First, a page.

*Image Credit: http://x-culture.org/hackathon/
When and how did we start doing research? What obstacles to entry did we face? Was it the research that we wanted to do?
Unfortunately, the current model of finding a research project for undergraduates and income graduate students is pretty bad. It boils down to this… an undergraduate gets the guts to talk to whichever professor they are most comfortable talking to, goes and asks them if their are any research opportunities. Then, the professor comes up with something quickly since they have limited availability. The project is assigned, and work begins. The amount of mentoring is hit or miss based on many factors.
This is not an ideal way to get undergraduates involved in research. There are many issues, but here are the main ones I hope to address:
- Professors don’t know the capabilities of the students very well, nor the students exact interests.
- Students don’t know enough about the field to know the full range of potential projects, they do not have intuition for the amount of time and effort any individual project will take.
- Professors for the most part really want people to be involved in their field, so they are likely going to try to come up with a project, any project, for the student to do, but they are pulling from their own expertise and for something that relates to their field of research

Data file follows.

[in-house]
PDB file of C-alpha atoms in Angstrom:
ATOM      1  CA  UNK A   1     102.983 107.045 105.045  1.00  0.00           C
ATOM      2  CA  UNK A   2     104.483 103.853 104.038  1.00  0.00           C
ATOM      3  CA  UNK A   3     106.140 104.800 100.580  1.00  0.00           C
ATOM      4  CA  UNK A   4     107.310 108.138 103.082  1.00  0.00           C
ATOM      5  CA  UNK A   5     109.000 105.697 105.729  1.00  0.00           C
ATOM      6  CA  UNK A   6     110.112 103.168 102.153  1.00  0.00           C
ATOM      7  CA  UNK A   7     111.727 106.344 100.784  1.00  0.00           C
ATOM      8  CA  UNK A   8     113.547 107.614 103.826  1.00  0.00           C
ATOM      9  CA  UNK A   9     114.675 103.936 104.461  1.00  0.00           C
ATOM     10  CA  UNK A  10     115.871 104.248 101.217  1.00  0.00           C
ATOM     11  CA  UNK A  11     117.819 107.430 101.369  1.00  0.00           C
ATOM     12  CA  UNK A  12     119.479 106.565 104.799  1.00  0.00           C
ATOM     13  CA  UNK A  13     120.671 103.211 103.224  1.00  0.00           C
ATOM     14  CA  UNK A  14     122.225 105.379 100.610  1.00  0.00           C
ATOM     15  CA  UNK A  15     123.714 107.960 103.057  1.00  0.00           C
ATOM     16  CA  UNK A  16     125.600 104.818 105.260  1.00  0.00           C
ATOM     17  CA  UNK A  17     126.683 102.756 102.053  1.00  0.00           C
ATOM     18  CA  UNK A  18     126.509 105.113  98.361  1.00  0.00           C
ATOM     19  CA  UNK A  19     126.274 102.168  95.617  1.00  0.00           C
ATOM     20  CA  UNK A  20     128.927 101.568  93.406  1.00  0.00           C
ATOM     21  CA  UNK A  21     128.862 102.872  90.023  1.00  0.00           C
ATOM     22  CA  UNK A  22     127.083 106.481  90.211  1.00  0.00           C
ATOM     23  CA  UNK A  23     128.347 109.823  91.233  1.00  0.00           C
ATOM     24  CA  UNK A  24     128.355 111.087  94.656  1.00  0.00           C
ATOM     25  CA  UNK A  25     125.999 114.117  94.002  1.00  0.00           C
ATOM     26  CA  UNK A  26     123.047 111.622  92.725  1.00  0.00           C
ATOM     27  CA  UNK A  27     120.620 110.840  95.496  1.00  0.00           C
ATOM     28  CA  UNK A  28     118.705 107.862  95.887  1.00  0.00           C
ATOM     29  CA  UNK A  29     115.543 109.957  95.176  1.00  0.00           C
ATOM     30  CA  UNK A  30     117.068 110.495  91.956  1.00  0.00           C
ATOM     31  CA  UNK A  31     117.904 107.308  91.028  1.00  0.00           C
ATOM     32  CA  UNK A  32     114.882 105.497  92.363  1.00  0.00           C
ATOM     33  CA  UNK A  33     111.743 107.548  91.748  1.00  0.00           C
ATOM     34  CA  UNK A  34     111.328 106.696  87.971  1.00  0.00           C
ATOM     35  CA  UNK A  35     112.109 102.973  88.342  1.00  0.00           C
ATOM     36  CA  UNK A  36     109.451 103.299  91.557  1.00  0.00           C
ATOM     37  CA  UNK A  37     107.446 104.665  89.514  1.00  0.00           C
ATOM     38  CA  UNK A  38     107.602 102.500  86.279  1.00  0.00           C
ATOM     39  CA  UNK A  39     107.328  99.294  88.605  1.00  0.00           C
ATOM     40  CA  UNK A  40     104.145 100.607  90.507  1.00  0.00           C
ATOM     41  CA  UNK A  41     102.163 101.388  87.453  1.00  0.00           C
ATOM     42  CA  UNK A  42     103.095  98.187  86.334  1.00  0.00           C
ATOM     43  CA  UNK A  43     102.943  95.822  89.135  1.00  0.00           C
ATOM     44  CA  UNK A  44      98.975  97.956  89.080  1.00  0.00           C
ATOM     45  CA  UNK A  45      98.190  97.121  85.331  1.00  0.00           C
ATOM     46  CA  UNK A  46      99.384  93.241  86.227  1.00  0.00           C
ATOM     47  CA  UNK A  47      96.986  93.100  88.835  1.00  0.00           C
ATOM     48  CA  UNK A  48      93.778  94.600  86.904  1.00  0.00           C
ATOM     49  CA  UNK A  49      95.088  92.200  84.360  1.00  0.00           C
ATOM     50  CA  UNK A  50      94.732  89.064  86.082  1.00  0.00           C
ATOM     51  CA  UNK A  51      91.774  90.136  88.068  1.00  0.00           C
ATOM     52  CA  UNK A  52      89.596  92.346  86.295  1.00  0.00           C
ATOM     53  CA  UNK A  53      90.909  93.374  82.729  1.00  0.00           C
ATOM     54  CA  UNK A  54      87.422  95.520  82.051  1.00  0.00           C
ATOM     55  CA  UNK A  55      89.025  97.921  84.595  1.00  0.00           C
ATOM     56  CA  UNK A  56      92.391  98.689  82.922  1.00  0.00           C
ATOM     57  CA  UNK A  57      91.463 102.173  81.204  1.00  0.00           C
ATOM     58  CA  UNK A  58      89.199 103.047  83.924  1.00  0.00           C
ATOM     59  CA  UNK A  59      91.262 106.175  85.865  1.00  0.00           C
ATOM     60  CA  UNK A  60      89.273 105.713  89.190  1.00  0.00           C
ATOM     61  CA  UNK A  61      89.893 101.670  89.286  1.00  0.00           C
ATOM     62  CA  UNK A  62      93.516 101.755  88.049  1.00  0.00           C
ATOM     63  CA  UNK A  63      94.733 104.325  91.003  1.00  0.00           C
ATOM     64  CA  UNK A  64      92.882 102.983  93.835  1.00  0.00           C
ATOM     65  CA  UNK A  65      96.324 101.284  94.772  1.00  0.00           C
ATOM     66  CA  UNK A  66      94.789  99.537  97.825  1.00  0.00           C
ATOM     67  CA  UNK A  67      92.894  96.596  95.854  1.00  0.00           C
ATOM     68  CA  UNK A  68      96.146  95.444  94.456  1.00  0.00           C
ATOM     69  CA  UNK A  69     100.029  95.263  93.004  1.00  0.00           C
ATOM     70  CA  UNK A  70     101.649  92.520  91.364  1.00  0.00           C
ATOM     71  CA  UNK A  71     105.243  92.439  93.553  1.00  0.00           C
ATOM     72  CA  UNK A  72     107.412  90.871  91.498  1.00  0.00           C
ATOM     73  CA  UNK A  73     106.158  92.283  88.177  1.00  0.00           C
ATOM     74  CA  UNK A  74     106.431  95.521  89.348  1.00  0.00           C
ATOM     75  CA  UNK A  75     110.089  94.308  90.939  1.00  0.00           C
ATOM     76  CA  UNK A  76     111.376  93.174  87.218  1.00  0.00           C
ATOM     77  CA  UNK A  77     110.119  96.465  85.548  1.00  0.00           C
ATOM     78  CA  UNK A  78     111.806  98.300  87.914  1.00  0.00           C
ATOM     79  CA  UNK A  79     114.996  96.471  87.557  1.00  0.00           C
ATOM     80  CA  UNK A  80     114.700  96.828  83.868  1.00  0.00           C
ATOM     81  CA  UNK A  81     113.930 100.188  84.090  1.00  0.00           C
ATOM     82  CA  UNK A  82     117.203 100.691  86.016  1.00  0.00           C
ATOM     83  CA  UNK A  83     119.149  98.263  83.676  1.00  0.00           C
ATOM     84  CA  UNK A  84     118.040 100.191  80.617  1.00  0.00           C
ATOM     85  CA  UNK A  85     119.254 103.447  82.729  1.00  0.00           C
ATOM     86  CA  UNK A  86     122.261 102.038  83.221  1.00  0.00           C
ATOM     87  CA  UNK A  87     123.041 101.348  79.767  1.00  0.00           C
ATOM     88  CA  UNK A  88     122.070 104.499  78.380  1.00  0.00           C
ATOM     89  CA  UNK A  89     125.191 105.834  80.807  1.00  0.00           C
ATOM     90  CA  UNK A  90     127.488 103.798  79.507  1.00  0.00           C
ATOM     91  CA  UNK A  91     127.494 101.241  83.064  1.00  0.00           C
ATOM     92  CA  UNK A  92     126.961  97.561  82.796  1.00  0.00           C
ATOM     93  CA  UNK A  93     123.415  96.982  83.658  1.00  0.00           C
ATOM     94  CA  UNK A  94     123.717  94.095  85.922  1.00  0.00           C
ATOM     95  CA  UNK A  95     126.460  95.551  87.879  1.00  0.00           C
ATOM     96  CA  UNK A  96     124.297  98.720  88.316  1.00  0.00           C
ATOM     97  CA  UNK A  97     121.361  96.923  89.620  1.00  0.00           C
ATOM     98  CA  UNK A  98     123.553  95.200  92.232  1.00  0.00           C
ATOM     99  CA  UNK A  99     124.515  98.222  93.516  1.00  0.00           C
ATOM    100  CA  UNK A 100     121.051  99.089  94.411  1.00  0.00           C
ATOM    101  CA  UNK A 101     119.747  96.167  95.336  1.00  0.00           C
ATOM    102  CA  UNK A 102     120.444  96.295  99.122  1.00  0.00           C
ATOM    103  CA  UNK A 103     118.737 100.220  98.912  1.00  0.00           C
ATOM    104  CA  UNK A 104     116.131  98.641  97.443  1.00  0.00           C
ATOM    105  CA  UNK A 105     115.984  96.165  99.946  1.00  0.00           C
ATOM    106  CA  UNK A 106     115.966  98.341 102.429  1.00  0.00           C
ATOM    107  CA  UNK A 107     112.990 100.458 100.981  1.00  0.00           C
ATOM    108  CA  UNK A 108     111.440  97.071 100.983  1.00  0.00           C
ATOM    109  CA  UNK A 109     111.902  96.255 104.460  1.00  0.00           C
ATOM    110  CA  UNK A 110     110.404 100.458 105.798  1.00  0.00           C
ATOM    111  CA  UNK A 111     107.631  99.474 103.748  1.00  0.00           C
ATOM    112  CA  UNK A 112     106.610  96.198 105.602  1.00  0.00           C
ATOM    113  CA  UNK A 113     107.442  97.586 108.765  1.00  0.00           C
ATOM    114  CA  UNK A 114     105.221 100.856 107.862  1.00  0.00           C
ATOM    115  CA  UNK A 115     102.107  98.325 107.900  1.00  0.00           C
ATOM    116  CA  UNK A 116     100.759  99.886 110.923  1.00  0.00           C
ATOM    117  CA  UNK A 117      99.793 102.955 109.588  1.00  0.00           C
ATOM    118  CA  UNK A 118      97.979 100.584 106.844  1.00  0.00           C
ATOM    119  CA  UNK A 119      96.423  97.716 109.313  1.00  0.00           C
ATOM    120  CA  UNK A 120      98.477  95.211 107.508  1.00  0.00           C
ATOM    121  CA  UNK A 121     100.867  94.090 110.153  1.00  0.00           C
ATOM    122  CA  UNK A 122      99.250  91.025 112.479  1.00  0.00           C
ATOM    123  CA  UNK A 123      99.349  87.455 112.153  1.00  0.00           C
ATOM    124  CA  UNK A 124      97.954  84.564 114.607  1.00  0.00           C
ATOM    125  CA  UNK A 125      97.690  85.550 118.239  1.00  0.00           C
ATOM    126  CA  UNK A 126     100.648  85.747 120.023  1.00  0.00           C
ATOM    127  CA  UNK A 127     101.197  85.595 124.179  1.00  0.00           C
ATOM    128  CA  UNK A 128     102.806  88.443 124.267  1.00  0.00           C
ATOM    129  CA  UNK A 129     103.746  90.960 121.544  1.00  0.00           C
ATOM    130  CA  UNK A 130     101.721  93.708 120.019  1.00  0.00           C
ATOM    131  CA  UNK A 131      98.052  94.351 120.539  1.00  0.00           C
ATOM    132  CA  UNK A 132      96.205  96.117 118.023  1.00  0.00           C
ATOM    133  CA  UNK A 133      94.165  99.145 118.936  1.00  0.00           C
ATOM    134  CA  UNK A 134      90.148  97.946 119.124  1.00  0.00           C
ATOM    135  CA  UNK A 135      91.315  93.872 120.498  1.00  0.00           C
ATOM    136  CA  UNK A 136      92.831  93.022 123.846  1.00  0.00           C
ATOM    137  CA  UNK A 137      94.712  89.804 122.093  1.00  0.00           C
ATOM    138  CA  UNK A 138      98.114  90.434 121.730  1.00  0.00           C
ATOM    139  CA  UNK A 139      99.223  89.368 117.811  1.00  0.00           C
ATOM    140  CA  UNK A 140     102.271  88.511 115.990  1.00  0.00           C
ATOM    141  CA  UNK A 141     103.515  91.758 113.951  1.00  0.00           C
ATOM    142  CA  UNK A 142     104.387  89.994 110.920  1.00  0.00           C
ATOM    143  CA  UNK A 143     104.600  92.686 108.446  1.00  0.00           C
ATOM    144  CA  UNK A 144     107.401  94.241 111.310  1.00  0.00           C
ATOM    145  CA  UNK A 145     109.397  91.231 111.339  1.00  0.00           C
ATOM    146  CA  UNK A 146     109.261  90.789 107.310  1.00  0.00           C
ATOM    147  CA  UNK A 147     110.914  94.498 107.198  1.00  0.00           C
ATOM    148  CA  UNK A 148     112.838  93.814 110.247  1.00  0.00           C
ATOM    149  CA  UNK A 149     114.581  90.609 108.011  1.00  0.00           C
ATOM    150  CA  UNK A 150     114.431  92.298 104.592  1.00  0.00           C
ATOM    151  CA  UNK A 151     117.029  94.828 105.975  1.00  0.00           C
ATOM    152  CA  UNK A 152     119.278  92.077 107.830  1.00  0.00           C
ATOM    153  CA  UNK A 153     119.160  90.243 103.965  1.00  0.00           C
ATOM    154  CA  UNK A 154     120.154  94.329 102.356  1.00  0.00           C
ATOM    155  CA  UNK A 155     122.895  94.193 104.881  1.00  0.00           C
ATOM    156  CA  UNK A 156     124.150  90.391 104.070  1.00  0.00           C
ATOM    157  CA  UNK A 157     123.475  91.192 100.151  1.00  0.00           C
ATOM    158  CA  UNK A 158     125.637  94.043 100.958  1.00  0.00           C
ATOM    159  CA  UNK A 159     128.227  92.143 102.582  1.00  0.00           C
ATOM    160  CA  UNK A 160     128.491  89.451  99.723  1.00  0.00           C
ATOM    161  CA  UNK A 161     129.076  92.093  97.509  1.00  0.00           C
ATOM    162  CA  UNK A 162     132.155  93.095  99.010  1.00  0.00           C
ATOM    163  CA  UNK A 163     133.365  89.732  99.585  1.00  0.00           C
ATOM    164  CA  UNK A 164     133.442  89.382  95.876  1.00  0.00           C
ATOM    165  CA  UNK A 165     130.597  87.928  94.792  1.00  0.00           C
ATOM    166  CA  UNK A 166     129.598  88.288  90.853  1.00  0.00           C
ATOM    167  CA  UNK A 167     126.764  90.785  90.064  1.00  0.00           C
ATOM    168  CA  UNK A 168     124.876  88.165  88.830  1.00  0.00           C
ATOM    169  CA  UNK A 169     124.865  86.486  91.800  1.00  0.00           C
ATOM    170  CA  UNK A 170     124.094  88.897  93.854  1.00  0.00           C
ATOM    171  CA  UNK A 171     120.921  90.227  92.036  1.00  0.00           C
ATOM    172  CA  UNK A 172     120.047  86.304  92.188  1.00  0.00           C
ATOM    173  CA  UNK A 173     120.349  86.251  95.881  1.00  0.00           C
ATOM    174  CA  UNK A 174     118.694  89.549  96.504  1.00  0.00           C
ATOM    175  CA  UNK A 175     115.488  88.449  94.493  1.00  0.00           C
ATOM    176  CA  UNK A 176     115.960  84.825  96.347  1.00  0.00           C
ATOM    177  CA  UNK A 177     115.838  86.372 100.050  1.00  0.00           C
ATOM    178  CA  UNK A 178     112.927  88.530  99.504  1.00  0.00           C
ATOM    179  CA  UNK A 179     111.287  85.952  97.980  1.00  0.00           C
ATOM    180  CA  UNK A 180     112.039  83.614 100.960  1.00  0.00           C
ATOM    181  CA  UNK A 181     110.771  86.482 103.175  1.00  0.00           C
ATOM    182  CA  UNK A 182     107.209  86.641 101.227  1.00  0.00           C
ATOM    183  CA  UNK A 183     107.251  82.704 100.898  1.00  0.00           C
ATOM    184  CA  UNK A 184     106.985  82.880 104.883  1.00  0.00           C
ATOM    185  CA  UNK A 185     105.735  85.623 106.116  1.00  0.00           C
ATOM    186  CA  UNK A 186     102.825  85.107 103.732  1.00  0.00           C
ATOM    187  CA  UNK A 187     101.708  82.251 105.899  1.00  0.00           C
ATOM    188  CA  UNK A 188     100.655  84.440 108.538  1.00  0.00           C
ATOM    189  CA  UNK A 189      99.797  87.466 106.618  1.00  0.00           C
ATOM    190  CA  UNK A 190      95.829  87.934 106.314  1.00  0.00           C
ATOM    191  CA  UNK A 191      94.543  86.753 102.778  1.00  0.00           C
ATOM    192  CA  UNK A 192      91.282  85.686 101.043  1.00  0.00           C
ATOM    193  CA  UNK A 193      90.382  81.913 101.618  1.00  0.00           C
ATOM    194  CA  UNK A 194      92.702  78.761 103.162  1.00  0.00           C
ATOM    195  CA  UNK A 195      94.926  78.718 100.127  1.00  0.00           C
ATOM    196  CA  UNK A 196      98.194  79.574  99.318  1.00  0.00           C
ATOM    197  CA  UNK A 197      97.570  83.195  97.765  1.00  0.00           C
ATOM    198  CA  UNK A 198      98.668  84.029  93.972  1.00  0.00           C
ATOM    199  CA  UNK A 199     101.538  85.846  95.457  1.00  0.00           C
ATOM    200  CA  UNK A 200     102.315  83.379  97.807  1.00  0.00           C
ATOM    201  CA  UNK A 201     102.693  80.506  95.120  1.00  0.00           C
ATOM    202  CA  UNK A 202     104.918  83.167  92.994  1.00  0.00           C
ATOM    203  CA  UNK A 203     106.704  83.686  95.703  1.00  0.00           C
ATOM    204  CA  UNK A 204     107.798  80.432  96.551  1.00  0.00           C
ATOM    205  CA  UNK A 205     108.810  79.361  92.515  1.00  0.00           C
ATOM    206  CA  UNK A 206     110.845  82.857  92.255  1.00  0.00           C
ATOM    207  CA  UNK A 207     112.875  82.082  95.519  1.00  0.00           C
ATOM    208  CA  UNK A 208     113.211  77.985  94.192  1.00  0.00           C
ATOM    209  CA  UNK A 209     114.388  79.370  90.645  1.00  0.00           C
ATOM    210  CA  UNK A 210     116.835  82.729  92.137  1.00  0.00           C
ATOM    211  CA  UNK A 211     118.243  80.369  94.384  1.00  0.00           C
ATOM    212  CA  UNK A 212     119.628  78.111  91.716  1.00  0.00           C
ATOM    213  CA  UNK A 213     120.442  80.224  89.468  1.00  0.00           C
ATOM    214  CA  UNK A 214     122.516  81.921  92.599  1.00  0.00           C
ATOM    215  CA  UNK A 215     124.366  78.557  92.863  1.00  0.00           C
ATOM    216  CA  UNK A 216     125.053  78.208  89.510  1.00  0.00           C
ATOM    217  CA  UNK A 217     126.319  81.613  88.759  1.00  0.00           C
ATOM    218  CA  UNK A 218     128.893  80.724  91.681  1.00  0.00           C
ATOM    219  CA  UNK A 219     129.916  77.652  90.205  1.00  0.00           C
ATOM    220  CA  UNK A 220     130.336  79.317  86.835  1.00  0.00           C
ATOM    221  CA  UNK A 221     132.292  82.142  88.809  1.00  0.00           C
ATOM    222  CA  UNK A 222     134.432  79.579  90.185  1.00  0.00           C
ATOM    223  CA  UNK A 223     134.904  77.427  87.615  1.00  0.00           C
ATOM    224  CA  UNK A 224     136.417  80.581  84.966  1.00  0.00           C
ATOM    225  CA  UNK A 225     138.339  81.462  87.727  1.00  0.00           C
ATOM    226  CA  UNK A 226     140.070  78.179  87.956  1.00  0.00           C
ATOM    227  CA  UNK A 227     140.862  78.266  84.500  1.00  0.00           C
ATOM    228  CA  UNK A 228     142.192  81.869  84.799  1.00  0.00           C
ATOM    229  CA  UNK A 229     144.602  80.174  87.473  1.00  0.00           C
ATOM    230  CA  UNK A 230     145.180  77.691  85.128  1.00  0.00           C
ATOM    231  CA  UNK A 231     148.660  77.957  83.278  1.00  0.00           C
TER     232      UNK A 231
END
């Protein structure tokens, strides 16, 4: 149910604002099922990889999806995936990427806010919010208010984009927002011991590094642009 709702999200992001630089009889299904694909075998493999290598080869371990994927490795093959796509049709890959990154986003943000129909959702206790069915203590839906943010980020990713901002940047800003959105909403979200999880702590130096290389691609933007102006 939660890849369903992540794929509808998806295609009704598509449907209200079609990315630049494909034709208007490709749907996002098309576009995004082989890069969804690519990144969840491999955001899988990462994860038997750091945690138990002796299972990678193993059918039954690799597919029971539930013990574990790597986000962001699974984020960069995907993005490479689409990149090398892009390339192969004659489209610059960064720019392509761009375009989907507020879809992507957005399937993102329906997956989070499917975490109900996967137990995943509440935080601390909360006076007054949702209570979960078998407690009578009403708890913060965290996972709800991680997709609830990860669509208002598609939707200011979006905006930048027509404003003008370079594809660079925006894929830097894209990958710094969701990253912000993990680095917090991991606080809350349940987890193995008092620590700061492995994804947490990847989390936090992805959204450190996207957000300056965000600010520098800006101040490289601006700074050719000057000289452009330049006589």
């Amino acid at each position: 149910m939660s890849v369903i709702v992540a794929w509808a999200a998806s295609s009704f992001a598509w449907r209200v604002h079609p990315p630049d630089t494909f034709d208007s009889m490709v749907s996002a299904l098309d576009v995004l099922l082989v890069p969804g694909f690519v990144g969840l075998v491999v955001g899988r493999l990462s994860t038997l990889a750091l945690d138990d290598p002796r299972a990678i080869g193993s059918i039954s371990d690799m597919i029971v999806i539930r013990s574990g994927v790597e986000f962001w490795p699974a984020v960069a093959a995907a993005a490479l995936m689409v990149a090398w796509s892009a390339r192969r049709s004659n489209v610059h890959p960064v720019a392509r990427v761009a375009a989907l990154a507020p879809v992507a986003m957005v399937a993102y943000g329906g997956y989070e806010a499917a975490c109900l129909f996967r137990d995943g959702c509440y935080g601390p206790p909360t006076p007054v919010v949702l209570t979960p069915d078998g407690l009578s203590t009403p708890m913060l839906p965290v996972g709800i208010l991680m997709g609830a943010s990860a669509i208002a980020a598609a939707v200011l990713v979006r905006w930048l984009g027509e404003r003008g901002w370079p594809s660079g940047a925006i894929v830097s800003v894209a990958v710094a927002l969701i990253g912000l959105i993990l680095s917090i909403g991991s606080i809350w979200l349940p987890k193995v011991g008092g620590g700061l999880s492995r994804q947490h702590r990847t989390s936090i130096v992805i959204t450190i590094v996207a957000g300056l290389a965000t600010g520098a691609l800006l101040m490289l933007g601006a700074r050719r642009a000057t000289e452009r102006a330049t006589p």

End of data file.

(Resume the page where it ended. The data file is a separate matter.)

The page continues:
- Students went out on a limb to essentially ask a professor for a mystery project, they have a significant amount of social pressure to accept whatever is offered, even if it doesn’t match their interests.
Obstacles for entry, why DON’T students ask for projects in the first place:
- Professors are at the top of the power structure in academic research, they are intimidating
- Women are less likely to approach male professors, who make up the majority of professors in many fields
These issues can be addressed through the create of an efficient research market place that matches students seeking research with research projects overseen by professors.
In economics, a market place works well when buyers and sellers are efficiently matched and where there is information transparency. Everyone needs to know what exactly is being sold and what exactly is being offered AND what all the other possible deals are. A well functioning market is better for everyone.
In bioinformatics and computation genetics, one advantage of our field is that we are data rich and labor poor. What this means is that there is more than enough work for everyone to do, but not enough people to do it all. This is important because it means that “ideas” the initial drivers of academic research, are not heavily guarded.
I propose the creation of a website to act as the market place. Research ideas can be posted by professors, but also by post-docs and graduate students. The ideas that are posted will be things that the poster is interested in, but does not have time to work on themselves but would be willing to either mentor on or collaborate on with other researchers with more time.
A part of each post would be a detailed description of the idea, the time likely involved, the difficulty level, skills required and back ground reading. This is where market transparency is worked on.
Importantly, the contact person for each post is not necessarily a professor, but could be a graduate student or post-doc. This means that people can find projects that interest them, that they have the skill set for, and that have mentors/collaborators whom they feel comfortable approaching.
Hopefully this transparency will help break down the barriers to entry and facilitate a greater number of students becoming involved in research.